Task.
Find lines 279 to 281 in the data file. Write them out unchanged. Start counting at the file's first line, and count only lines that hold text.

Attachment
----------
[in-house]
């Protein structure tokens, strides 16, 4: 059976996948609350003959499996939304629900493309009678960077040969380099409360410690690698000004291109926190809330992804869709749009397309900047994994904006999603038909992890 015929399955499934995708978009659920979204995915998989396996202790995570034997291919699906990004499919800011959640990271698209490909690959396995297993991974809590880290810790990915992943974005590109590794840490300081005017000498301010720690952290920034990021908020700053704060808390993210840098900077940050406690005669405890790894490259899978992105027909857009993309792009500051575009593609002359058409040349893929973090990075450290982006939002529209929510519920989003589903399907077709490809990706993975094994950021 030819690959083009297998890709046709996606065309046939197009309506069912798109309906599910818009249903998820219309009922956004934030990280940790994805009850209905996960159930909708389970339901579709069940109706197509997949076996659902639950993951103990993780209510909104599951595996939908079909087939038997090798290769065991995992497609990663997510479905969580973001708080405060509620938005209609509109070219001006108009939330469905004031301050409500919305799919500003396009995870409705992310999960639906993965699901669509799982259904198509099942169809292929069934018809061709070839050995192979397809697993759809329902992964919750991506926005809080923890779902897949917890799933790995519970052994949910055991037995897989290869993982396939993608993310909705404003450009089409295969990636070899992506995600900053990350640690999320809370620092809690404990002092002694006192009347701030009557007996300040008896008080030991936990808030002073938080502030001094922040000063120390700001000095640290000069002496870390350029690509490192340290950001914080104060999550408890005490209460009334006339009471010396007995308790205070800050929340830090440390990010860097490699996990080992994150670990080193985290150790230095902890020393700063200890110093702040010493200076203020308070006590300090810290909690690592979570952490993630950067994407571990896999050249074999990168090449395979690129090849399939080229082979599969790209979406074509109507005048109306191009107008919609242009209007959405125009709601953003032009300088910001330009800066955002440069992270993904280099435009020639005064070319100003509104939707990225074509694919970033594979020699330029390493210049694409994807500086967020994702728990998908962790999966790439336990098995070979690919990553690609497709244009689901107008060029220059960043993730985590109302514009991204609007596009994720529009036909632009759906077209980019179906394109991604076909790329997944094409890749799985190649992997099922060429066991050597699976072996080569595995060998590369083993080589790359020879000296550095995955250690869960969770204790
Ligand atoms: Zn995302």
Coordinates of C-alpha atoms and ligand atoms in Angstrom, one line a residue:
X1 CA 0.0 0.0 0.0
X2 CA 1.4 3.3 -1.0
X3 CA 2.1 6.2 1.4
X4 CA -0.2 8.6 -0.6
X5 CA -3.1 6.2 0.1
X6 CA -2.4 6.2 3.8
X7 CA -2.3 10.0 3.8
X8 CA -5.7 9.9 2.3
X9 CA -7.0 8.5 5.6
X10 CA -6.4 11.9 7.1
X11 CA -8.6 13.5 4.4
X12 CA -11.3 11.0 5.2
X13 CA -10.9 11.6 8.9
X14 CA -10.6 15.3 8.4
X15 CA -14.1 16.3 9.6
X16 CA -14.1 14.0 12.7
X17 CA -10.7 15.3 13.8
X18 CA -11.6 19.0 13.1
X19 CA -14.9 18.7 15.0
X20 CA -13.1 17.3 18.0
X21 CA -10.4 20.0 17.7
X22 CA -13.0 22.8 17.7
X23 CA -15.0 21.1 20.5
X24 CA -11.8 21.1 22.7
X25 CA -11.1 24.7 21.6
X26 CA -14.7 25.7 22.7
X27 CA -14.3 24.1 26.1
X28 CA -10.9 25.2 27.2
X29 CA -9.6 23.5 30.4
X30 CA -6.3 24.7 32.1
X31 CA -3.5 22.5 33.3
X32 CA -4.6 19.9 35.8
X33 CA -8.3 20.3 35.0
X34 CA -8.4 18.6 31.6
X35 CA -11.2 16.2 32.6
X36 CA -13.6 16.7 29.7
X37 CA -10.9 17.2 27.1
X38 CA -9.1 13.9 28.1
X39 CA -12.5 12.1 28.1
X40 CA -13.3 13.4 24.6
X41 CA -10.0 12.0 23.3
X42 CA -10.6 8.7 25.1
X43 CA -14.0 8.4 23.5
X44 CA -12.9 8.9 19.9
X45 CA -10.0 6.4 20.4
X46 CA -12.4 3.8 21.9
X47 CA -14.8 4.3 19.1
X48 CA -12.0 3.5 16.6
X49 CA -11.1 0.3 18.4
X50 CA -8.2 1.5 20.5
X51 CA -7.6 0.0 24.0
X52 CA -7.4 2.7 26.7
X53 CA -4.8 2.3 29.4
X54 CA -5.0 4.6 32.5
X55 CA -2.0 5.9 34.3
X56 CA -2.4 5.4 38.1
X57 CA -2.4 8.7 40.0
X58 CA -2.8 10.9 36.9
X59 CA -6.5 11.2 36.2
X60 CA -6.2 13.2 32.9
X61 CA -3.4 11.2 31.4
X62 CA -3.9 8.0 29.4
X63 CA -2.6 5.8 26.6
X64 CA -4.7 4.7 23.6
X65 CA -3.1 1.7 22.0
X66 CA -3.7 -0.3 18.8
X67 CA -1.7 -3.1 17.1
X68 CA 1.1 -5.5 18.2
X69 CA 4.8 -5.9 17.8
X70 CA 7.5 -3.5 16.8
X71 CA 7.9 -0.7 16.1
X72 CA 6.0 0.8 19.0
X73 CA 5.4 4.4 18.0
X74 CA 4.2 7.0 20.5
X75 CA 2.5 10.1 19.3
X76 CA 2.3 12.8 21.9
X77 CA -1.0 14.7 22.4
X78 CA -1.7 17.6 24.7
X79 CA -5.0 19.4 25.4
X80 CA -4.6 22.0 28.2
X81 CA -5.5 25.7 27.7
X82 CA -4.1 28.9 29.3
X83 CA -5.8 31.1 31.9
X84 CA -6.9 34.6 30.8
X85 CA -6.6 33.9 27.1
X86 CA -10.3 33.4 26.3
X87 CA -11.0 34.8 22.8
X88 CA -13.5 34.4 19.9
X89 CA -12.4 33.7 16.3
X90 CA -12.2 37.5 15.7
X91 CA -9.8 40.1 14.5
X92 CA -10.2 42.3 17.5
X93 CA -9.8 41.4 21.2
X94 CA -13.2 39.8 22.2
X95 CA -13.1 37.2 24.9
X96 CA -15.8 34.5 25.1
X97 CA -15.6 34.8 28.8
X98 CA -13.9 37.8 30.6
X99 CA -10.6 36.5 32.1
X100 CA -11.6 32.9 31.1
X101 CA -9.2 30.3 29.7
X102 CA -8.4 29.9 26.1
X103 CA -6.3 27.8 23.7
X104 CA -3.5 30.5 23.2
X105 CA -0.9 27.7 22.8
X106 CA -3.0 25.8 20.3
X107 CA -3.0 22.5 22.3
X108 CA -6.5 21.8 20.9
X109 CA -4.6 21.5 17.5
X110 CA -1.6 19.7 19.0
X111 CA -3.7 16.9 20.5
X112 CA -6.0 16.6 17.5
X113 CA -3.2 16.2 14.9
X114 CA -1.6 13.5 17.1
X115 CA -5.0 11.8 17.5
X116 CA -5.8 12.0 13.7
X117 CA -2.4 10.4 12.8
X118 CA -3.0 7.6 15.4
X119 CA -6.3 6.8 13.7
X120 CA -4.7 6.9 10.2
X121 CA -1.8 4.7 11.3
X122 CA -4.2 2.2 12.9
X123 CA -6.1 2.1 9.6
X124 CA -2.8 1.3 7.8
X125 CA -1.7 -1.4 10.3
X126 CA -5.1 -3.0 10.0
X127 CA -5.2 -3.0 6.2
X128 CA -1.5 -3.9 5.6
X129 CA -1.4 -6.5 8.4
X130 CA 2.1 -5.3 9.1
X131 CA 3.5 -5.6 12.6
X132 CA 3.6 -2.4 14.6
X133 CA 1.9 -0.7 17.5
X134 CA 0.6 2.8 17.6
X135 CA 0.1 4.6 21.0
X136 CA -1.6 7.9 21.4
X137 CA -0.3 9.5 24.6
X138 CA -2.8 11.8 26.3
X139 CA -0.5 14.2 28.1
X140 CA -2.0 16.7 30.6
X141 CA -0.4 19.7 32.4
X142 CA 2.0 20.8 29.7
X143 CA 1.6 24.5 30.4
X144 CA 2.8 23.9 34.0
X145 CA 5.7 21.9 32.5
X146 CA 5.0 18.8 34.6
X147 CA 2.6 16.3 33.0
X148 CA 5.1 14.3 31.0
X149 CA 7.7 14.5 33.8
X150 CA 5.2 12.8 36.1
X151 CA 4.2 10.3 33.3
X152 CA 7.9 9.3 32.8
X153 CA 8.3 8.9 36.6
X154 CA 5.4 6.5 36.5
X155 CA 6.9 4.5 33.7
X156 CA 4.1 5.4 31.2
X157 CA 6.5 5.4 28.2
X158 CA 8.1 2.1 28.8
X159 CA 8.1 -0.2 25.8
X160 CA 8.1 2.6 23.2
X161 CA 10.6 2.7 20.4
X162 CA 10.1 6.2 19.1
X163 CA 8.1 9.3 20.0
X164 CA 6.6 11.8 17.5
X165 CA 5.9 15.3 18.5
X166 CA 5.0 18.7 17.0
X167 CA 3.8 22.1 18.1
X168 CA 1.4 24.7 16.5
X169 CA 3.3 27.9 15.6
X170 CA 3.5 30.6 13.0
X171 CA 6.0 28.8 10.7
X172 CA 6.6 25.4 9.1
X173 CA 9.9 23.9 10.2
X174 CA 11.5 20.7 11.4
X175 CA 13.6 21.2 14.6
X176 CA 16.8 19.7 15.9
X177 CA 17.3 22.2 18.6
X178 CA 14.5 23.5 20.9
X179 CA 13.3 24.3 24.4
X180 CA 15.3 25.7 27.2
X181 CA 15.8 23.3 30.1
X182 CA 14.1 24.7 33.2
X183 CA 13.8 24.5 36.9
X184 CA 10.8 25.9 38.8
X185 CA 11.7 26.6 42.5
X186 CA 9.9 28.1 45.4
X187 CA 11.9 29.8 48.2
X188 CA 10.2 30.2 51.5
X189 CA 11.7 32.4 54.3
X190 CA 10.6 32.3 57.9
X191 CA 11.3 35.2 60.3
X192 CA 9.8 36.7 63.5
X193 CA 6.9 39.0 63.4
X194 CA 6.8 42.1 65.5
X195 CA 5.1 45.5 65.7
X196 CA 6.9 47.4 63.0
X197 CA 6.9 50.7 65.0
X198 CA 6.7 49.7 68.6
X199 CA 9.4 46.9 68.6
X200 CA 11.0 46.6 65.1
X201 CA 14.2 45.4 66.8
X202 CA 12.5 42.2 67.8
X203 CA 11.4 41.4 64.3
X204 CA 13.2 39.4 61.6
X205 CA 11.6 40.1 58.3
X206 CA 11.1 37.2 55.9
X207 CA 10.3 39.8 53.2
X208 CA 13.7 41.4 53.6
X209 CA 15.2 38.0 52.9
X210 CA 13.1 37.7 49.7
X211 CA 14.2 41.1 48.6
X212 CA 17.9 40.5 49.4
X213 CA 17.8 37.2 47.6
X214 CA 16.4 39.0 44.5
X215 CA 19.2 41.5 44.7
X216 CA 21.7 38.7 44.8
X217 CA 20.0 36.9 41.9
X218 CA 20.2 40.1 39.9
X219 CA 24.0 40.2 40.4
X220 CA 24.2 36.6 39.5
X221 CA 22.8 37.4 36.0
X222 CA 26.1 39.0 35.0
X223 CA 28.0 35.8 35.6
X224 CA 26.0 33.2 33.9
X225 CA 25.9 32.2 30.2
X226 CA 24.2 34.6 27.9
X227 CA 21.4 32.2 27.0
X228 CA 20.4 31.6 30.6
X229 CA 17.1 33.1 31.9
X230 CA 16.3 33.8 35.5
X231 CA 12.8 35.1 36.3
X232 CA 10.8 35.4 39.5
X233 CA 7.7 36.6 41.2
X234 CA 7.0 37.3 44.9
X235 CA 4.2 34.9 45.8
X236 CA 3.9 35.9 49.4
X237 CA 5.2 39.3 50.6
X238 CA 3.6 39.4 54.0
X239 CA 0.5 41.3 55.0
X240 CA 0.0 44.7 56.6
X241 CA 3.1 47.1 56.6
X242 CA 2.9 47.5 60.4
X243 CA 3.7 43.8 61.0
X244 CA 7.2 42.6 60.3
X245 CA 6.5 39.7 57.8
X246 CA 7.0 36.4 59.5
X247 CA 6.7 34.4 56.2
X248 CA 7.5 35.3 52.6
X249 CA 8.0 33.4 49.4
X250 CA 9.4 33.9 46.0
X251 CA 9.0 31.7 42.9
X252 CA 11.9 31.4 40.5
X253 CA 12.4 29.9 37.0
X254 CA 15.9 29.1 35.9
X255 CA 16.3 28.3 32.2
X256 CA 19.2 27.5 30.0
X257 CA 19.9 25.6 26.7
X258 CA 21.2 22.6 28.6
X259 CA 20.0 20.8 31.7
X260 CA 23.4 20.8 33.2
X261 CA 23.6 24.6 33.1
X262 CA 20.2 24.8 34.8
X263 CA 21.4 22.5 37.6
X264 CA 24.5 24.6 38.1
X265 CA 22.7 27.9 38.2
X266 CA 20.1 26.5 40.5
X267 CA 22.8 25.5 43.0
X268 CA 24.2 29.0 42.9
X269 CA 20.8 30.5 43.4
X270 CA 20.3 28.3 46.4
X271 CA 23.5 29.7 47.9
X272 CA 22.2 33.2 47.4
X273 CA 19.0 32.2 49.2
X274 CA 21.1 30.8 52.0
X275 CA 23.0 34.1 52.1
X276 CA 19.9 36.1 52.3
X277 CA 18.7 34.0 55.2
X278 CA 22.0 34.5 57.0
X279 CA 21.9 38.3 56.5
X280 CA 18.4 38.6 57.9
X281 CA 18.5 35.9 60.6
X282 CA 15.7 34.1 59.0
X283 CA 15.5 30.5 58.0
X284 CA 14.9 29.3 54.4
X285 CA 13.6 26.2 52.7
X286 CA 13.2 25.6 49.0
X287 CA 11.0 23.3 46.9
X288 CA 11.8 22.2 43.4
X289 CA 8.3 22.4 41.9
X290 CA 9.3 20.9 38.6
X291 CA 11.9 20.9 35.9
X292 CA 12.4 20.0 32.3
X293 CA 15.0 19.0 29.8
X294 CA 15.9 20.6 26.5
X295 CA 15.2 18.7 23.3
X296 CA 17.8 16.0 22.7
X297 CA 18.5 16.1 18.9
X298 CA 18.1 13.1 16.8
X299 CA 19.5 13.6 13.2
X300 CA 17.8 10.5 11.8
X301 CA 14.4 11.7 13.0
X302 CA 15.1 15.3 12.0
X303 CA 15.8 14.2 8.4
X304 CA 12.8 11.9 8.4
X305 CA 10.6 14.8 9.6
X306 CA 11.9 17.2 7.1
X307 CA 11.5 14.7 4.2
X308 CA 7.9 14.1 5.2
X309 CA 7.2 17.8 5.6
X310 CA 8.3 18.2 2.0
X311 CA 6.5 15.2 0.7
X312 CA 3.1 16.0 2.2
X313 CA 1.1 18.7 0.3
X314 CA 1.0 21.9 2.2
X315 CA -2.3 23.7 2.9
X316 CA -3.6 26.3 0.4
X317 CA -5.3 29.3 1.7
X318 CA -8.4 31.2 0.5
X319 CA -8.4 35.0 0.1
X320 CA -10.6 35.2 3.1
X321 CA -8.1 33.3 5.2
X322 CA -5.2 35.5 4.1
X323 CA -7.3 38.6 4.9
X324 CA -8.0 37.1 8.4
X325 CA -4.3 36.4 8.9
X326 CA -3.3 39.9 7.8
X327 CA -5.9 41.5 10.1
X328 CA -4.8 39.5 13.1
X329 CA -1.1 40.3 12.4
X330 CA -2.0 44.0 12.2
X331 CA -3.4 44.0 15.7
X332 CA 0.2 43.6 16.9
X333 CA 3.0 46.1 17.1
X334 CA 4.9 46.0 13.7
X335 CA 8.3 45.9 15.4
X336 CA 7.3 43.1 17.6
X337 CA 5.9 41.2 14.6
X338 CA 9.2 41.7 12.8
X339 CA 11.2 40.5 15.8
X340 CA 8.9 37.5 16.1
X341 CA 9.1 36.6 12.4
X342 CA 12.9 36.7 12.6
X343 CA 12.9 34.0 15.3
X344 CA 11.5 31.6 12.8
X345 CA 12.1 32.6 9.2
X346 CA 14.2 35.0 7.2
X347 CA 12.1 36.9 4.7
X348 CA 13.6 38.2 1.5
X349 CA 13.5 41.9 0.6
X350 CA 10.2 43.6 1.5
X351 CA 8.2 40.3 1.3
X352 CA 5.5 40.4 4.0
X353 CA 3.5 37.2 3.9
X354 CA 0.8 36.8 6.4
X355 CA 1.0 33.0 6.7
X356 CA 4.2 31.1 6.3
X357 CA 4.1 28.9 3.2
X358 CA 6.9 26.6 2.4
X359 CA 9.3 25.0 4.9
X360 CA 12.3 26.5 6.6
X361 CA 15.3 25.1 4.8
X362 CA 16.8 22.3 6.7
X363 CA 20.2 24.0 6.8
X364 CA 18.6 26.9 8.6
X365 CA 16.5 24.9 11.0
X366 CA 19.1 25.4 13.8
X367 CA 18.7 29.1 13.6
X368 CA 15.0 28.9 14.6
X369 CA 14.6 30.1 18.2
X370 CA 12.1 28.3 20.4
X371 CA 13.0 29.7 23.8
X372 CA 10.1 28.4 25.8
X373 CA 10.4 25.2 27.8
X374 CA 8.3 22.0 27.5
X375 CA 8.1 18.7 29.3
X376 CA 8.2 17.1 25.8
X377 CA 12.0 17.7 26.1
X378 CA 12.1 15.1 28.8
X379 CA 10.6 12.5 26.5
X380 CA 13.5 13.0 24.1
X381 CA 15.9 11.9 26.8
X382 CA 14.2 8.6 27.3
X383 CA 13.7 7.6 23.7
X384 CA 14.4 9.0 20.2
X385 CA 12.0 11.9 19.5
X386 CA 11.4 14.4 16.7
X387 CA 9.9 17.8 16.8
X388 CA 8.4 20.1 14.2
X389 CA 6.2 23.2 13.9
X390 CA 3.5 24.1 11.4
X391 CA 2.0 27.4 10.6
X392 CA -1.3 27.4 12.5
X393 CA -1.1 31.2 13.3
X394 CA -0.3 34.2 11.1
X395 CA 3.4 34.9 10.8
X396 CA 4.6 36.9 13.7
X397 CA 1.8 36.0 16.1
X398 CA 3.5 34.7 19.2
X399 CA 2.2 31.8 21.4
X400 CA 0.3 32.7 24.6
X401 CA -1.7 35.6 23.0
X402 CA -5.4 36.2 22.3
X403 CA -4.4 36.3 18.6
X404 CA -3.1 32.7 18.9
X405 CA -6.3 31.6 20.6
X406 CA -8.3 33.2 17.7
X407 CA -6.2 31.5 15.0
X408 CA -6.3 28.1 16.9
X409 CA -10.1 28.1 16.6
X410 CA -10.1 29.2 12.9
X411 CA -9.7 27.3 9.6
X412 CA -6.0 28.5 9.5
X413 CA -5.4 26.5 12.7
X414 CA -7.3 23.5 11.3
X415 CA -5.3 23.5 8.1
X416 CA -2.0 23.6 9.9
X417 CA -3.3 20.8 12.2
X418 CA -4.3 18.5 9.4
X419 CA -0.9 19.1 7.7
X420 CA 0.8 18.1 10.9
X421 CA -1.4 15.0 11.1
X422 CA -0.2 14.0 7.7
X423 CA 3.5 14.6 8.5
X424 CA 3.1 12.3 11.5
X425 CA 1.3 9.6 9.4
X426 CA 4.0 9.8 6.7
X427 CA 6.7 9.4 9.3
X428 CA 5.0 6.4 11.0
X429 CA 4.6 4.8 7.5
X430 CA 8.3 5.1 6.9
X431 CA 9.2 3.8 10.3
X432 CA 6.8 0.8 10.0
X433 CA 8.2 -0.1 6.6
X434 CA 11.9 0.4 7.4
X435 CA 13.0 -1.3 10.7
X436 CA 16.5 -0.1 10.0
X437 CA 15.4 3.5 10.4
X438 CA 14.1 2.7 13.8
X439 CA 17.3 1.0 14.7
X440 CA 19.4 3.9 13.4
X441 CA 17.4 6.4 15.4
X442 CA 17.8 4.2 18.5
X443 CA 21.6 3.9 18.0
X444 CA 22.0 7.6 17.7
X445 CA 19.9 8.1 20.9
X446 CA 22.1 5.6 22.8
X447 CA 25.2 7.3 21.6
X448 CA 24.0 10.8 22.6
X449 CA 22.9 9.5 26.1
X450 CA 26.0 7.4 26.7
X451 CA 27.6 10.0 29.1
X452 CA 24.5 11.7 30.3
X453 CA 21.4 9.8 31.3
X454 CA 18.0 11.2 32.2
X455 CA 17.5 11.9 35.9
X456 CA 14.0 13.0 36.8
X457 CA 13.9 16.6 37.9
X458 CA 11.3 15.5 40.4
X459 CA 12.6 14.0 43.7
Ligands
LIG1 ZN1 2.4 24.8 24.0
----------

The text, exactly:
X275 CA 23.0 34.1 52.1
X276 CA 19.9 36.1 52.3
X277 CA 18.7 34.0 55.2